Gold And Other Precious Metals In Human Feces Is Worth Millions

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Who knew that human waste could have so many uses? Your pee is an excellent fertilizer and can generate electricity, your poop can power buses and be recycled into sustainable bioplastic, and in a disgustingly amazing way, our excrement can even be turned into drinking water. Now, scientists think that they may have found another purpose for feces that could not only save us a sh*t load of money, but could also benefit the environment: use it as a source of precious metals and other valuable elements.

According to work presented at the 249th National Meeting & Exposition of the American Chemical Society, human sewage contains metals like gold and silver as well as rare elements such as palladium and vanadium, which are used widely in electronics and the production of alloys. But before you take a sieve to the toilet, scientists have yet to identify all the metals that our poop contains and how the useful ones could be recovered. If this can be done, it could help reduce the amount of harmful metals that end up in the environment in fertilizers and also potentially decrease the need for mining.

“If you can get rid of some of the nuisance metals that currently limit how much of these biosolids we can use on fields and forests, and at the same time recover valuable metals and other elements, that’s a win-win,” lead researcher Kathleen Smith said in a statement.

Although the precise origins of these elements is unclear, Smith notes that metals are pretty much everywhere you look: in cosmetics like make-up and shampoo, food, soil, detergents and even in your socks to prevent them from becoming stinky. Regardless of where they come from, they end up in wastewater treatment plants and many remain in the biosolids produced by the facilities despite being subjected to various physical, biological and chemical processes. This is then either disposed of through incineration or in landfills, or used as a fertilizer.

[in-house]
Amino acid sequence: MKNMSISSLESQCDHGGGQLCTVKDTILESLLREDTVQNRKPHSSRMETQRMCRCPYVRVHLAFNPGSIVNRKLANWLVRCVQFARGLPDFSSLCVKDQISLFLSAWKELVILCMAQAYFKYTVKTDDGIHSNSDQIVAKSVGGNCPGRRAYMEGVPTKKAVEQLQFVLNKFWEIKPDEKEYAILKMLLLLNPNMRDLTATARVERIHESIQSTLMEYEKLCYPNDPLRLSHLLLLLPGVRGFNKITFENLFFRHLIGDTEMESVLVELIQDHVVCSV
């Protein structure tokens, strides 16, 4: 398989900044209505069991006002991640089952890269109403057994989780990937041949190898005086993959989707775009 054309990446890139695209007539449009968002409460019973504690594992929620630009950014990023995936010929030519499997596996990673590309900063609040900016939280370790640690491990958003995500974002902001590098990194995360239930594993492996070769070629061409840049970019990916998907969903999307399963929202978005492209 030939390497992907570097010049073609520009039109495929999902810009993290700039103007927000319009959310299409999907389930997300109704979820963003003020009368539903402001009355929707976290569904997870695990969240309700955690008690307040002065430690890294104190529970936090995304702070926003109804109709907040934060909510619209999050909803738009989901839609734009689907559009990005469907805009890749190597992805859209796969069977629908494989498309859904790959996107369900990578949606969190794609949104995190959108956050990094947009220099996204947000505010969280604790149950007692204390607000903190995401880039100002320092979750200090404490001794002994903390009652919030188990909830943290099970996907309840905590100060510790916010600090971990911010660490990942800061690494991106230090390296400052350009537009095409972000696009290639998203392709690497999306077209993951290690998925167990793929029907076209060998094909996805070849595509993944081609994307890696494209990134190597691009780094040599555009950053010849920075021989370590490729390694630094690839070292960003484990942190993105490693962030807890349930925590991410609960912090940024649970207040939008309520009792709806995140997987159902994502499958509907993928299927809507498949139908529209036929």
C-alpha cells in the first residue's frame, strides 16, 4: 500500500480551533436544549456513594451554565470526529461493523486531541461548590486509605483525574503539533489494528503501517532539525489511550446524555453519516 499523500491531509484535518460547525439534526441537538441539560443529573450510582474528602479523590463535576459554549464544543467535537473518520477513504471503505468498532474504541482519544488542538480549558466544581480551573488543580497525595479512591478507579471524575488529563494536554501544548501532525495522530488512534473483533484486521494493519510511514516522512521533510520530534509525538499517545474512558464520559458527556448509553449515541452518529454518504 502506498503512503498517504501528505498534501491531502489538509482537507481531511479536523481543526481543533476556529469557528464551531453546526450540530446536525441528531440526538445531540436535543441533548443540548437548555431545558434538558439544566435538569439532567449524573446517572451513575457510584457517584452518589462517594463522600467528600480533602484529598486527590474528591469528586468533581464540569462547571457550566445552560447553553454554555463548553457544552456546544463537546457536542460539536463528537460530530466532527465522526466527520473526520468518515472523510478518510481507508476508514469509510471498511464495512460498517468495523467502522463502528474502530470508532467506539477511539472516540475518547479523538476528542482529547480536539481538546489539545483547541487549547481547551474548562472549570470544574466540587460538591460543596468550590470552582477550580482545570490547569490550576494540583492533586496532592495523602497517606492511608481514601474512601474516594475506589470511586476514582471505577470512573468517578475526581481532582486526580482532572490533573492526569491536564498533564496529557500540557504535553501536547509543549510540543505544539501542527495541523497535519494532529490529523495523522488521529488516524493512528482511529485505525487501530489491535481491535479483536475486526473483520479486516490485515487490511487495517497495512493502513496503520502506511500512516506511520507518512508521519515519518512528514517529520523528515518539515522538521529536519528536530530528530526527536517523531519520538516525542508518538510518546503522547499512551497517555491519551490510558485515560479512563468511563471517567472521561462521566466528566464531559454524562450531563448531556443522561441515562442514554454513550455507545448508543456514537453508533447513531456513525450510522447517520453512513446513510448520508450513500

Since the metals that end up in this waste are both useful and problematic, Smith and colleagues are embarking on a project that has two main aims: removing those that limit the use of biosolids in fields and forests, and collecting those that could be sold for use in industry, such as copper. This could be achieved through the use of chemicals applied in industrial mining techniques that extract metals from rock. Although these substances are known to be detrimental to the environment should they accidentally leak out, using them in controlled settings within treatment plants would negate this issue.

Investigations of treated waste so far have revealed that biosolids contain precious metals such as silver, gold and platinum at levels that would be commercially viable to mine should the same amount be found in rocks. Smith’s team will soon combine their findings with years of data collected by both the U.S. Environmental Protection Agency and the U.S. Geological Survey. These data revealed that biosolids contain between 28-30 mg of silver per kilogram of waste, up to 638 mg of copper and between 36-49 mg of vanadium, which is often used as an additive to steel. So what is all of this worth? According to a recent study, metals in waste from 1 million people in the U.S. are worth a whopping $13 million annually. 

[Via American Chemical Society, The Guardian and RT]

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